Adriana Hunter marvellously translates Catherine Millet’s candour as recorded in The Sexual Life of Catherine M. and is particularly adept as conveying the play of pronoun reference:
[…] an ability to program the body independently of physical reactions. A body and the mind attached to it do not live in the same temporal sphere, and their reactions to the same external stimuli are not always synchronized. That is how we hear a shattering piece of news without batting an eyelid or, conversely, can carry on crying even after we have taken on board the fact that everything possible has been done to console us. If I set the assembly-line of pleasure in motion inside me, even if my body encounters some discomforts, they will not be enough to stop it. In other words, I will become aware of the discomfort only after the fact, after I seem to have reached a peak of pleasure, and in the aftermath you really don’t care about the discomfort; you forget it before you have noticed it.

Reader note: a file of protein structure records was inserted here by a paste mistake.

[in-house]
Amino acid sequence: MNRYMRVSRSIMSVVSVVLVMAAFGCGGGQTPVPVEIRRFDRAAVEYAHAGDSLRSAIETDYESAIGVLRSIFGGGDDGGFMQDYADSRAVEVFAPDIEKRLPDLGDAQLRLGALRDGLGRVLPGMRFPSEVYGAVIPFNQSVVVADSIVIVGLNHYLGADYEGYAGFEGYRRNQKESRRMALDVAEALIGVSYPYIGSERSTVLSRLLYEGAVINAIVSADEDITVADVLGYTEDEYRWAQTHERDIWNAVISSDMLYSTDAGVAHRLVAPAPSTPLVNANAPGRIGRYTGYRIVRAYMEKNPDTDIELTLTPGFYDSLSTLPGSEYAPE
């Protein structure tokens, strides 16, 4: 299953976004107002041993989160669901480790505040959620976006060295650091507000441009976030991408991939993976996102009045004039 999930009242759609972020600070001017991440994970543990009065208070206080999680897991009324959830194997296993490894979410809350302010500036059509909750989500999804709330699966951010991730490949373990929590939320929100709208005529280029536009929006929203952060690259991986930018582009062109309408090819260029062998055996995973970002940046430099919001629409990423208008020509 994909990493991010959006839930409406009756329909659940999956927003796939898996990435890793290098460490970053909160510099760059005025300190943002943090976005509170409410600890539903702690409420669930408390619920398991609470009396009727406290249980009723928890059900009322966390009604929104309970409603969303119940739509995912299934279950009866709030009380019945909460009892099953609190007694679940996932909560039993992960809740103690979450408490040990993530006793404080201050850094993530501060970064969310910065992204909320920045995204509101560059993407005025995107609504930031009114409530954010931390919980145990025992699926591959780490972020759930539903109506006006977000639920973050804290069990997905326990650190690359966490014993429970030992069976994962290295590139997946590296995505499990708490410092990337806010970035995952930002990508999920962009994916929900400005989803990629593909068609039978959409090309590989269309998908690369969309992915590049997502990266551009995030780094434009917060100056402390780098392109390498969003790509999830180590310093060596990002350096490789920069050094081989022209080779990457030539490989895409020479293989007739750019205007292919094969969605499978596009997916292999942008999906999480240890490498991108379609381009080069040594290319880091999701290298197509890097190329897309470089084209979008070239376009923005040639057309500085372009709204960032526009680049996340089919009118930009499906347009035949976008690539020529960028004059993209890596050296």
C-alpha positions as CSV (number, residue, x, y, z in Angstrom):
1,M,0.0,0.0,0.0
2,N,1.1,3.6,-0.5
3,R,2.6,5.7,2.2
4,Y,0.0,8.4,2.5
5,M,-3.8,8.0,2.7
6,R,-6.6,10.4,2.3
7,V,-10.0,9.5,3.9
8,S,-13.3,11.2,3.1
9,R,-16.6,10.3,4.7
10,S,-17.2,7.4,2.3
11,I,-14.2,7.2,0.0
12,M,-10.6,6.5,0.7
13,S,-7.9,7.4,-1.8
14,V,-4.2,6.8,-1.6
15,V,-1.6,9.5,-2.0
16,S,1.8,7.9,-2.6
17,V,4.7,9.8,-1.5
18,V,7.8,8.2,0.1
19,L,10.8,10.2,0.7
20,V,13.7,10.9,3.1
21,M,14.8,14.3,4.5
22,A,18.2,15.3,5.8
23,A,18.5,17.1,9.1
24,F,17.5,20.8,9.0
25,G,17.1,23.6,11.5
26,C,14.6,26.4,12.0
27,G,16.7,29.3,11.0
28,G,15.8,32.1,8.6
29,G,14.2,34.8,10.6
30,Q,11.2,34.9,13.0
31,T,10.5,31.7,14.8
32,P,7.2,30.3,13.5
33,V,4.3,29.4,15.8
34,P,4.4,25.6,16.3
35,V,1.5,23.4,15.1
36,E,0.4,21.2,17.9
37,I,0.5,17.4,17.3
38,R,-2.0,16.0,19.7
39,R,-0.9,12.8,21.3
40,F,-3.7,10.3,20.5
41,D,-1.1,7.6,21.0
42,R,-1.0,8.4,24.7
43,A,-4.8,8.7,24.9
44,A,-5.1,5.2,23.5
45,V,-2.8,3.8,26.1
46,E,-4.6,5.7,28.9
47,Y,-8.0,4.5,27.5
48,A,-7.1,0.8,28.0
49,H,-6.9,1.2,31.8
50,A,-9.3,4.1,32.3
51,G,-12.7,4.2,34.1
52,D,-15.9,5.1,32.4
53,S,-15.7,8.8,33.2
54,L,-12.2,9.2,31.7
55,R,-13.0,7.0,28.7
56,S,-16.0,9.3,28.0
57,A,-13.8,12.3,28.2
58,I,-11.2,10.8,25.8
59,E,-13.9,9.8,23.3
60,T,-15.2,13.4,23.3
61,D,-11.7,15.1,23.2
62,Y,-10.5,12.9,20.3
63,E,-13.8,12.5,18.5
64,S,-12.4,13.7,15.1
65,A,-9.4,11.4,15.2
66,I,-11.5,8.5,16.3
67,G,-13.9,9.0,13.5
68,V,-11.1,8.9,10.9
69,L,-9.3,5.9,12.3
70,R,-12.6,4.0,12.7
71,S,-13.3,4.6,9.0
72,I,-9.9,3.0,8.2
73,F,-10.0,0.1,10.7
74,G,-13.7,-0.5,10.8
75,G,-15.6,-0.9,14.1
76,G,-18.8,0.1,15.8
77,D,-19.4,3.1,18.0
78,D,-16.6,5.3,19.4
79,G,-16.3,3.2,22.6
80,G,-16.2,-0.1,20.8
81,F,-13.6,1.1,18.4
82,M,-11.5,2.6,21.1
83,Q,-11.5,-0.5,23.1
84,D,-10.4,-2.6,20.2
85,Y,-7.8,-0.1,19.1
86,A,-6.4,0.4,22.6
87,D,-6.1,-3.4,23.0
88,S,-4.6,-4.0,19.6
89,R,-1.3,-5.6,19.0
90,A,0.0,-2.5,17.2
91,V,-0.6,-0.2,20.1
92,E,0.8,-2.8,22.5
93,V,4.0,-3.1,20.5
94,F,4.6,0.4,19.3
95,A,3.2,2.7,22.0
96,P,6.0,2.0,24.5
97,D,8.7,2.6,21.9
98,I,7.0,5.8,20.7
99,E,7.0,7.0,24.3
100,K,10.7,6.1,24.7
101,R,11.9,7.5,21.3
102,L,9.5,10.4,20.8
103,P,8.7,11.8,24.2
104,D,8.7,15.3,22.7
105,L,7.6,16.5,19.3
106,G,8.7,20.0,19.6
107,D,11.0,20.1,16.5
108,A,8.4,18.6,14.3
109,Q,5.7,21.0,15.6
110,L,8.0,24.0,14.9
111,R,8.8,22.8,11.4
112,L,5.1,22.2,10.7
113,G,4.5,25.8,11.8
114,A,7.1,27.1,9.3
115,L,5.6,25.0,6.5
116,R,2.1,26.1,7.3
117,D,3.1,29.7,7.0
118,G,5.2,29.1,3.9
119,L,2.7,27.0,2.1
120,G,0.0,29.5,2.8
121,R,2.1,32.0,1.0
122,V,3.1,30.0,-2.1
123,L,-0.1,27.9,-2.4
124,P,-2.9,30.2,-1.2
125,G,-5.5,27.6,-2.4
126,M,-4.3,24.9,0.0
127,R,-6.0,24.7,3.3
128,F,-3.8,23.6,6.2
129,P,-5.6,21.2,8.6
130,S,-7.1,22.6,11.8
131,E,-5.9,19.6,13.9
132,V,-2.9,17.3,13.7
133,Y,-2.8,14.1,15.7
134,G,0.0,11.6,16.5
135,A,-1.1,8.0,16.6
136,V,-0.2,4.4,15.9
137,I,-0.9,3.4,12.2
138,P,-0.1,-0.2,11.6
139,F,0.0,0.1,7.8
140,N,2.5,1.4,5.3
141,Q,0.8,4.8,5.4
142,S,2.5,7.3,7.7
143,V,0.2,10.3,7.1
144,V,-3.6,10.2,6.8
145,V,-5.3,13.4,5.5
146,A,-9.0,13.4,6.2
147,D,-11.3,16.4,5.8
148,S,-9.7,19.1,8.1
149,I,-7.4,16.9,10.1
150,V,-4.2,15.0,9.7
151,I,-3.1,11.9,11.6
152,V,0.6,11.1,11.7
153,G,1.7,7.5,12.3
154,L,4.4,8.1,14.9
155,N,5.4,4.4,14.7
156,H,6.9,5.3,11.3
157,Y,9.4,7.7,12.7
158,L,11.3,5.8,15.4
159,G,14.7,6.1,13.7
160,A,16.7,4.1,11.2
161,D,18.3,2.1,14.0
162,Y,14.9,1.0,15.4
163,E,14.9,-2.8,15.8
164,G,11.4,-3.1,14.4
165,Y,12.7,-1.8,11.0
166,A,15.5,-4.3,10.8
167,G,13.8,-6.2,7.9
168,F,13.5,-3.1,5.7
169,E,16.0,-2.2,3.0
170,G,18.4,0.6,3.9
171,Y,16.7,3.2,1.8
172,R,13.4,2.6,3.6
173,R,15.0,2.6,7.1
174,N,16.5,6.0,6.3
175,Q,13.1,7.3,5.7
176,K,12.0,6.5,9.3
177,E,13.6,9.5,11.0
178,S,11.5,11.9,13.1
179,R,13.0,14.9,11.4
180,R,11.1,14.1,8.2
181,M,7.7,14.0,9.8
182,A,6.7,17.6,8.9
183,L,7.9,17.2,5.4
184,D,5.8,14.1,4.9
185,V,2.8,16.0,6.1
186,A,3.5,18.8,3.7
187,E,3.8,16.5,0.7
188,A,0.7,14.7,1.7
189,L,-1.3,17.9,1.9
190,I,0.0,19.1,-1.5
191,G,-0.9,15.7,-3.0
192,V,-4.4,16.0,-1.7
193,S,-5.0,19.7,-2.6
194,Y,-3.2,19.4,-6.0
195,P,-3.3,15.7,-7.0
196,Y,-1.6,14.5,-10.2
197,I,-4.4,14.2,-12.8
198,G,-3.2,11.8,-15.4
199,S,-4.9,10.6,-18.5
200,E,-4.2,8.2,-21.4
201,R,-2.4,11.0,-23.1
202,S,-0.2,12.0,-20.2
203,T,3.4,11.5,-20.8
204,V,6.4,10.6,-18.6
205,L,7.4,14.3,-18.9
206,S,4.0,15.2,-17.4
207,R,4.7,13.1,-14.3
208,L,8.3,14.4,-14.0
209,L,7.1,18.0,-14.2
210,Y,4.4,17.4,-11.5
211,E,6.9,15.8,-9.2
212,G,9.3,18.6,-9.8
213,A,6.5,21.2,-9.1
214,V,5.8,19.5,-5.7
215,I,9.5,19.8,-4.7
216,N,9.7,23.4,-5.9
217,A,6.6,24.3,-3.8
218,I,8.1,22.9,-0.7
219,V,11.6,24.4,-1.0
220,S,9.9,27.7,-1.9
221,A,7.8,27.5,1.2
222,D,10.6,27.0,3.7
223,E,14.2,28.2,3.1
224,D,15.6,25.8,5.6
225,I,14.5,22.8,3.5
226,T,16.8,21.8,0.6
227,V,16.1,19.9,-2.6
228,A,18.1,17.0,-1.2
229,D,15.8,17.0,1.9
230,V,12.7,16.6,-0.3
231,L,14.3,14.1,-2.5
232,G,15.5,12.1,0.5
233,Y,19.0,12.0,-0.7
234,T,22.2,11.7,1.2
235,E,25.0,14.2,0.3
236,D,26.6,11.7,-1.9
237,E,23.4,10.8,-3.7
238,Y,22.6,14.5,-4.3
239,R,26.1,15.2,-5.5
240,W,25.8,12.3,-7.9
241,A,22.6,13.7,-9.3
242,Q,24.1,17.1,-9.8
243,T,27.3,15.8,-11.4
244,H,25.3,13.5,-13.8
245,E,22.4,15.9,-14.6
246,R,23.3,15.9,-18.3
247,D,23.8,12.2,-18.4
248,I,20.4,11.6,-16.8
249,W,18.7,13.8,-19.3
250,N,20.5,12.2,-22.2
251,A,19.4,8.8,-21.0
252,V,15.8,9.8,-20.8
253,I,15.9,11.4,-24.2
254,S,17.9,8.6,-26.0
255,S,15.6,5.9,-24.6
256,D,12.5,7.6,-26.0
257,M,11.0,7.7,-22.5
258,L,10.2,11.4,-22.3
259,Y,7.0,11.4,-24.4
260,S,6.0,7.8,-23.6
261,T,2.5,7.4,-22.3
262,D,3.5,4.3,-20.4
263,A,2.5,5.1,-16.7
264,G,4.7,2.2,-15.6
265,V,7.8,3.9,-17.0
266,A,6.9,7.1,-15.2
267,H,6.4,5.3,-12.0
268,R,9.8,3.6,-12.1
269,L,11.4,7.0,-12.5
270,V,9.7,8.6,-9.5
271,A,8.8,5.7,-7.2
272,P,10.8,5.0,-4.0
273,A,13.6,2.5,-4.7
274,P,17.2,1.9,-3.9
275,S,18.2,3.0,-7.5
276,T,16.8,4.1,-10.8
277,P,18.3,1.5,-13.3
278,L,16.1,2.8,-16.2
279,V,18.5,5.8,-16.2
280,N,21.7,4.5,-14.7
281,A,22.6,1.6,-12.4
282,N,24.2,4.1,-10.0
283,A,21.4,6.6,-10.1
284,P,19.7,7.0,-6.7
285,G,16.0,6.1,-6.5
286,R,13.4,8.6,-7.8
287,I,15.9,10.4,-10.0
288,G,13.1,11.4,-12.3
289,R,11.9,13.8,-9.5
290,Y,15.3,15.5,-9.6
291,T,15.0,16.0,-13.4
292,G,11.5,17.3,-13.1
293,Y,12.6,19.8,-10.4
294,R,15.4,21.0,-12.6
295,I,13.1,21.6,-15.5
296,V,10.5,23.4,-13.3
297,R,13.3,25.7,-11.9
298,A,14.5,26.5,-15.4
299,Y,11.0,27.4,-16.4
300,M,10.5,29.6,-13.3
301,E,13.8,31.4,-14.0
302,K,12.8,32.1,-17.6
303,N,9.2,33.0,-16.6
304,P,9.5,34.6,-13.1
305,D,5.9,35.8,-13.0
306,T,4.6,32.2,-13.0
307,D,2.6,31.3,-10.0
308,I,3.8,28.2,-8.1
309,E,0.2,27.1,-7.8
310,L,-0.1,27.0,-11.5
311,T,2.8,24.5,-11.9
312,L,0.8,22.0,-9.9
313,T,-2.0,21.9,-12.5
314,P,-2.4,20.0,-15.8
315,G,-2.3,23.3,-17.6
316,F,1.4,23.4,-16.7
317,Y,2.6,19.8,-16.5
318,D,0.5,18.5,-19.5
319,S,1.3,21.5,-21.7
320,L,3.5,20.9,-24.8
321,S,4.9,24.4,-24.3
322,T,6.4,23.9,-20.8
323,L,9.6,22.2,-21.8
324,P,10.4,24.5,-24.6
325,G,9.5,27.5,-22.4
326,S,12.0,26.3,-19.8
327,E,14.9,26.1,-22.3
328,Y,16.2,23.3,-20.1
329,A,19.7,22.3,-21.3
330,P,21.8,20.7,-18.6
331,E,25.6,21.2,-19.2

There is an admirable capture of the delicate shifts in tone as the prose moves from an impersonal observation on human nature through an inviting and inclusive “we” and yet again turns to the very personal statement about the procurement of erotic pleasure and concludes with a gentle turn away from a very voyeuristic instance to the force of the “you” that is “one” or “anyone”.
It is all like blowing out a candle and lingering to smell the smoke.
And so for day 15